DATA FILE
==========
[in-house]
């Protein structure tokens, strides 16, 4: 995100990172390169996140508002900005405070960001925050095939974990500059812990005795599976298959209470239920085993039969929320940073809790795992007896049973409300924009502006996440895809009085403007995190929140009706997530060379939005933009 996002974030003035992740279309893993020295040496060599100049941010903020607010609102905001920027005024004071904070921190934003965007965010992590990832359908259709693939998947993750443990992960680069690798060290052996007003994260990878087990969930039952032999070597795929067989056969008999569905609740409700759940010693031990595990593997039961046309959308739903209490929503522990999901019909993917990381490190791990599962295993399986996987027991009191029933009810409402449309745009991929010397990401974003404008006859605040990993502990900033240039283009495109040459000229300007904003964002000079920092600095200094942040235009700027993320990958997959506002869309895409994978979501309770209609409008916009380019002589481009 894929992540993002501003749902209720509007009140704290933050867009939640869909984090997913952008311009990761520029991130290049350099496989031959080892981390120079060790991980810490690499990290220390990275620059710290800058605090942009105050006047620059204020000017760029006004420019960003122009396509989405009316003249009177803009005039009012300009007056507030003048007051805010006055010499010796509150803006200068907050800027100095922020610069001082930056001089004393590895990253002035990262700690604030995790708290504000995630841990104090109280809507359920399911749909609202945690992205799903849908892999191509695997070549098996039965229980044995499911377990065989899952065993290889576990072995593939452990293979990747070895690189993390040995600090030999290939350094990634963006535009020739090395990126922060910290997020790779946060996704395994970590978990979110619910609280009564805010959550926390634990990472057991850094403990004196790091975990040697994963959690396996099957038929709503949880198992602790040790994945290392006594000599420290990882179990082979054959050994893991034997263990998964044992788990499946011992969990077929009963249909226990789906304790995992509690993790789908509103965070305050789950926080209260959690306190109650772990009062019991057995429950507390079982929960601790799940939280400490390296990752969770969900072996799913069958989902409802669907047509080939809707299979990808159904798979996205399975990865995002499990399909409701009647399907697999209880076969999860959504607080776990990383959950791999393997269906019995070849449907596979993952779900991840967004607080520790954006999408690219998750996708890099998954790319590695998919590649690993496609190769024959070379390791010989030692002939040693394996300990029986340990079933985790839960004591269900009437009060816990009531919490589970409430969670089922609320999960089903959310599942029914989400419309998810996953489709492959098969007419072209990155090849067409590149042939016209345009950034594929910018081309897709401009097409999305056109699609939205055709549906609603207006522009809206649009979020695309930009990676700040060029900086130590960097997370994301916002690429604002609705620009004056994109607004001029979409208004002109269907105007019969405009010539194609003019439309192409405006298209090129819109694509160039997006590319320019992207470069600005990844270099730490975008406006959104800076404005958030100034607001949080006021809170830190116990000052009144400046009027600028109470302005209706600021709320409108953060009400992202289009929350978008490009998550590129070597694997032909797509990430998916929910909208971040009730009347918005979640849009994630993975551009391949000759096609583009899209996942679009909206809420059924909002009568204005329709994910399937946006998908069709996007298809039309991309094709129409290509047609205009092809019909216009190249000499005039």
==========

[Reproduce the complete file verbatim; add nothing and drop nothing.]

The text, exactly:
[in-house]
């Protein structure tokens, strides 16, 4: 995100990172390169996140508002900005405070960001925050095939974990500059812990005795599976298959209470239920085993039969929320940073809790795992007896049973409300924009502006996440895809009085403007995190929140009706997530060379939005933009 996002974030003035992740279309893993020295040496060599100049941010903020607010609102905001920027005024004071904070921190934003965007965010992590990832359908259709693939998947993750443990992960680069690798060290052996007003994260990878087990969930039952032999070597795929067989056969008999569905609740409700759940010693031990595990593997039961046309959308739903209490929503522990999901019909993917990381490190791990599962295993399986996987027991009191029933009810409402449309745009991929010397990401974003404008006859605040990993502990900033240039283009495109040459000229300007904003964002000079920092600095200094942040235009700027993320990958997959506002869309895409994978979501309770209609409008916009380019002589481009 894929992540993002501003749902209720509007009140704290933050867009939640869909984090997913952008311009990761520029991130290049350099496989031959080892981390120079060790991980810490690499990290220390990275620059710290800058605090942009105050006047620059204020000017760029006004420019960003122009396509989405009316003249009177803009005039009012300009007056507030003048007051805010006055010499010796509150803006200068907050800027100095922020610069001082930056001089004393590895990253002035990262700690604030995790708290504000995630841990104090109280809507359920399911749909609202945690992205799903849908892999191509695997070549098996039965229980044995499911377990065989899952065993290889576990072995593939452990293979990747070895690189993390040995600090030999290939350094990634963006535009020739090395990126922060910290997020790779946060996704395994970590978990979110619910609280009564805010959550926390634990990472057991850094403990004196790091975990040697994963959690396996099957038929709503949880198992602790040790994945290392006594000599420290990882179990082979054959050994893991034997263990998964044992788990499946011992969990077929009963249909226990789906304790995992509690993790789908509103965070305050789950926080209260959690306190109650772990009062019991057995429950507390079982929960601790799940939280400490390296990752969770969900072996799913069958989902409802669907047509080939809707299979990808159904798979996205399975990865995002499990399909409701009647399907697999209880076969999860959504607080776990990383959950791999393997269906019995070849449907596979993952779900991840967004607080520790954006999408690219998750996708890099998954790319590695998919590649690993496609190769024959070379390791010989030692002939040693394996300990029986340990079933985790839960004591269900009437009060816990009531919490589970409430969670089922609320999960089903959310599942029914989400419309998810996953489709492959098969007419072209990155090849067409590149042939016209345009950034594929910018081309897709401009097409999305056109699609939205055709549906609603207006522009809206649009979020695309930009990676700040060029900086130590960097997370994301916002690429604002609705620009004056994109607004001029979409208004002109269907105007019969405009010539194609003019439309192409405006298209090129819109694509160039997006590319320019992207470069600005990844270099730490975008406006959104800076404005958030100034607001949080006021809170830190116990000052009144400046009027600028109470302005209706600021709320409108953060009400992202289009929350978008490009998550590129070597694997032909797509990430998916929910909208971040009730009347918005979640849009994630993975551009391949000759096609583009899209996942679009909206809420059924909002009568204005329709994910399937946006998908069709996007298809039309991309094709129409290509047609205009092809019909216009190249000499005039």